Monday, July 6, 2009

Singing her heart out in the 'key of O' -- nore bang singing in front of M department store, Chuncheon, South Korea

Seeing Koreans give 1 BILLION percent effort for activities that have group approval reinforces my belief that it's 'easy' to get Korean students to speak English if you can find the right 'access codes' to a class' "collective mind" . . .

Case in point this girl singing her heart out in the 'key of O' with a large group of people watching proves this (I'd use the word "strangers" but in Korea the concept of 'everybody is part of one big social family' doesn't allow for the meaning to apply correctly).

She could be one of those American Idol people who think their singing is amazing, but if she isn't and is still willing to get up and sing when she knows she's missing a lot of the notes . . . well, then there's hope for getting Korean students to speak English in front of their peers . . . and miss a lot of grammar and pronunciation points, etc, but still do it anyways.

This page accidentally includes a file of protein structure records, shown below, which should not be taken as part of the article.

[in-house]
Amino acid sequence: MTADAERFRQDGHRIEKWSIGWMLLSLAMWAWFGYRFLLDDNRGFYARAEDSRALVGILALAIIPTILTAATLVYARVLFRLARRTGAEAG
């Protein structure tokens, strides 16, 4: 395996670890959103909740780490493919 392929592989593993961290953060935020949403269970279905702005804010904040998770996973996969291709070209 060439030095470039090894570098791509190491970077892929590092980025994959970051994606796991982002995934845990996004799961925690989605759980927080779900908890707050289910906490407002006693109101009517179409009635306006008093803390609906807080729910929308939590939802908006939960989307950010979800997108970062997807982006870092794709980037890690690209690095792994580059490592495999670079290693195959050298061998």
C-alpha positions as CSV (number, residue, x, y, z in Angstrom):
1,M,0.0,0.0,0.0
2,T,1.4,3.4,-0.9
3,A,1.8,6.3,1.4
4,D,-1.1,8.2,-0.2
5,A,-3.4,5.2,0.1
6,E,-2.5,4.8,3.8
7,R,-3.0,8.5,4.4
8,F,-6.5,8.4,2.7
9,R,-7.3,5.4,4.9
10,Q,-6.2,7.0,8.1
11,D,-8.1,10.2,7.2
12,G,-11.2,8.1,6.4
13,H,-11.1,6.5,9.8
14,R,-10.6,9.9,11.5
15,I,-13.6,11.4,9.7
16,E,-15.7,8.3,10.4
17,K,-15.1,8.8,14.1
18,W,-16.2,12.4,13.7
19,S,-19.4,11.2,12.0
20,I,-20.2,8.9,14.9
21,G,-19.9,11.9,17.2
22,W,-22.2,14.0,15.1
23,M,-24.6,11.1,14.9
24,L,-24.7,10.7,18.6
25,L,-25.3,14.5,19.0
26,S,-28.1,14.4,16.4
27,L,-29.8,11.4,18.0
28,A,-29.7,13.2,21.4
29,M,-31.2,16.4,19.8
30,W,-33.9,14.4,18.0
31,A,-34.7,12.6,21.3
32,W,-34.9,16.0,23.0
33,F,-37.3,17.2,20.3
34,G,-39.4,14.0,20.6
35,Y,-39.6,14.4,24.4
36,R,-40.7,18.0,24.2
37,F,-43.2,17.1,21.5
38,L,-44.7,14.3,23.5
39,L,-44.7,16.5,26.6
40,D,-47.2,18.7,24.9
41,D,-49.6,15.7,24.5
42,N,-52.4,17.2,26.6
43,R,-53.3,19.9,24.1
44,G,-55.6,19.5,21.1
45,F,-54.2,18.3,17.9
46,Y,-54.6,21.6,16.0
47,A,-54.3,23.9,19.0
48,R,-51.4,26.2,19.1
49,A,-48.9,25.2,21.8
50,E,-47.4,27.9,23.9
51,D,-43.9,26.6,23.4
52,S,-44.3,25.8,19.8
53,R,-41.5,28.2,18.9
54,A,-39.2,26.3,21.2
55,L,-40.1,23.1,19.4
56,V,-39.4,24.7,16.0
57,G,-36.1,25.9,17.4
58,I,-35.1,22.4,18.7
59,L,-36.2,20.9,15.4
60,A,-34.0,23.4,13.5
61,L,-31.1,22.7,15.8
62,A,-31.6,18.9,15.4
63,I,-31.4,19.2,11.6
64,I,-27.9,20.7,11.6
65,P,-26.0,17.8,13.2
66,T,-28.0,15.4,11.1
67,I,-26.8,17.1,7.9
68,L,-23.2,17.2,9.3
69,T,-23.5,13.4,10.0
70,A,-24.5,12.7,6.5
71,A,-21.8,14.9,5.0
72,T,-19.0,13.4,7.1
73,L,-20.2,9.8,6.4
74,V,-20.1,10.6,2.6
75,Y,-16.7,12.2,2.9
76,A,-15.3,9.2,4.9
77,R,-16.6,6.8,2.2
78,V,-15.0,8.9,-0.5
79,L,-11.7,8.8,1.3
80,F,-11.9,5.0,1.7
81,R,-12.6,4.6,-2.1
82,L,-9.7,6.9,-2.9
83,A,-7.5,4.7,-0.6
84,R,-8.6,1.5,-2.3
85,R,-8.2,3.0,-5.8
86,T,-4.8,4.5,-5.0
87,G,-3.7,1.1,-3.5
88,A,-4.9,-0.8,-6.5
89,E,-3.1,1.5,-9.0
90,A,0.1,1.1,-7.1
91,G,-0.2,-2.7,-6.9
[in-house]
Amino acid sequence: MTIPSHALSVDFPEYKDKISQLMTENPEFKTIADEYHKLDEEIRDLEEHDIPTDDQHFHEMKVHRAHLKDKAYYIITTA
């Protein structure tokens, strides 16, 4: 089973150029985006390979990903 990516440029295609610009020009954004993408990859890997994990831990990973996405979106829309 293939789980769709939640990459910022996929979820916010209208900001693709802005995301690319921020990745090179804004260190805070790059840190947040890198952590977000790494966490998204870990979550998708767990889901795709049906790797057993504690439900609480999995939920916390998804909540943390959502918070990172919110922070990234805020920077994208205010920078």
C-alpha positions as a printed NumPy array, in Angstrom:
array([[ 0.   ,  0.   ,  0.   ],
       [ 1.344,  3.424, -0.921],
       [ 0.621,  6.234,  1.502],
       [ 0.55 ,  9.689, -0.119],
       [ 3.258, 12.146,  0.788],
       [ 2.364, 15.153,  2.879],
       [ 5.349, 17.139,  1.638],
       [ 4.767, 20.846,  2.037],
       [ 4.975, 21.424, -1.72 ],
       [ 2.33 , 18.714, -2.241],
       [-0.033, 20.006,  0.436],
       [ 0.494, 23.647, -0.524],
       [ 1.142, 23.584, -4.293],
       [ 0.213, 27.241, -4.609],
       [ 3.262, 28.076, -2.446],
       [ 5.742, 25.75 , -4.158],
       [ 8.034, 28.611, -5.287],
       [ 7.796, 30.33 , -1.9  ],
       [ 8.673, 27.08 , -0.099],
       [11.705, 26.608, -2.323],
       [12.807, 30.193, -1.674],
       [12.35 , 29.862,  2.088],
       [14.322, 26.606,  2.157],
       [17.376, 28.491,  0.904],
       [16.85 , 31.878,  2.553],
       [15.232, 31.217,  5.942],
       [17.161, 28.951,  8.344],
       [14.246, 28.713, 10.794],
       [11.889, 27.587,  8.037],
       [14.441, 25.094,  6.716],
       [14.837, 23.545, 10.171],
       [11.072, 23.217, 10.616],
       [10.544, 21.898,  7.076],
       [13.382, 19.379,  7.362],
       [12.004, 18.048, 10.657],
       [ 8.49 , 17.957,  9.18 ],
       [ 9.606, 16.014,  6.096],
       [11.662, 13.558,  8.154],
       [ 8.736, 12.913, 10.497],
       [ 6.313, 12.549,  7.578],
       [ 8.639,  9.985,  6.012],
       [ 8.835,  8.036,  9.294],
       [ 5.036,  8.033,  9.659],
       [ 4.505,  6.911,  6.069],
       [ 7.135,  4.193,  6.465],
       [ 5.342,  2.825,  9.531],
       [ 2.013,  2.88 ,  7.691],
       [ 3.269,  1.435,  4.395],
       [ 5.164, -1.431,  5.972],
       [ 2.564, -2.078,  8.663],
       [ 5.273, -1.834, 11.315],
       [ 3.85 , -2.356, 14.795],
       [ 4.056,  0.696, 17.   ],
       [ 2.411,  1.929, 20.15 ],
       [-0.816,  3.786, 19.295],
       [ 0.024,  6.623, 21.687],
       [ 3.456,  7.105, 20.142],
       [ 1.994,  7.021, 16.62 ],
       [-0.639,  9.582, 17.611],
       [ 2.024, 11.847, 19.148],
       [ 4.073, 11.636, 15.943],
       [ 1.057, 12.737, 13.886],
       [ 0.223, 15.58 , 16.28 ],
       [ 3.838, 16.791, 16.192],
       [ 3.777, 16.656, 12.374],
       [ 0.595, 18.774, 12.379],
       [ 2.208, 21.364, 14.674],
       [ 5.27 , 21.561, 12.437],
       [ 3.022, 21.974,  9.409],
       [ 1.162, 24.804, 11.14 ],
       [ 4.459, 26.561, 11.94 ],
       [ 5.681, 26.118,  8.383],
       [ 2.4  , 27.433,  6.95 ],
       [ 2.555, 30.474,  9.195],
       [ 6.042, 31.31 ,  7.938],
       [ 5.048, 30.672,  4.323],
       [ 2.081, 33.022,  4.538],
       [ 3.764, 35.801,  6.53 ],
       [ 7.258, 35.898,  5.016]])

I know it's not as simple as just getting the entire class to think it's a good idea to speak in English, and for their friends to speak in English too . . . but even with the best lesson plan, lesson content, and teaching method it can be an enormous challenge to get students thinking it's a good idea to speak in English if they think the class is going to laugh at them, or give a large collective "HORRRRRR" if they speak English well . . . I seriously want to get that collective HORR sound on video . . . it's something that unless you've taught English in Korea just can't be understood.

Anyways, just some random thoughts about the cultural phenomenon about how individual behavior can be off the charts as long as the group approves . . .


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